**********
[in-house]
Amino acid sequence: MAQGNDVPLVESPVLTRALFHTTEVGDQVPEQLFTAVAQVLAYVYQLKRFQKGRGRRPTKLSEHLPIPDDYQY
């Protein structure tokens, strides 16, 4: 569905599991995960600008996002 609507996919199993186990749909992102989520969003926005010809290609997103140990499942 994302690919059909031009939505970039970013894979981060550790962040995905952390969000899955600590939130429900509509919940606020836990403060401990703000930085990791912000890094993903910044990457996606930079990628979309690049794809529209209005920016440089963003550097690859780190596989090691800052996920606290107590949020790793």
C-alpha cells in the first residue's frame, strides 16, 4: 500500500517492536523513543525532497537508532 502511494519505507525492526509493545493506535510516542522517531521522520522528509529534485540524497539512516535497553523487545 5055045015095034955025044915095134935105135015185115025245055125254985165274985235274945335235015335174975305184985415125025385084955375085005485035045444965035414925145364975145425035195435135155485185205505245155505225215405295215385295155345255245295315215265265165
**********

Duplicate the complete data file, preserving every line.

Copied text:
[in-house]
Amino acid sequence: MAQGNDVPLVESPVLTRALFHTTEVGDQVPEQLFTAVAQVLAYVYQLKRFQKGRGRRPTKLSEHLPIPDDYQY
């Protein structure tokens, strides 16, 4: 569905599991995960600008996002 609507996919199993186990749909992102989520969003926005010809290609997103140990499942 994302690919059909031009939505970039970013894979981060550790962040995905952390969000899955600590939130429900509509919940606020836990403060401990703000930085990791912000890094993903910044990457996606930079990628979309690049794809529209209005920016440089963003550097690859780190596989090691800052996920606290107590949020790793």
C-alpha cells in the first residue's frame, strides 16, 4: 500500500517492536523513543525532497537508532 502511494519505507525492526509493545493506535510516542522517531521522520522528509529534485540524497539512516535497553523487545 5055045015095034955025044915095134935105135015185115025245055125254985165274985235274945335235015335174975305184985415125025385084955375085005485035045444965035414925145364975145425035195435135155485185205505245155505225215405295215385295155345255245295315215265265165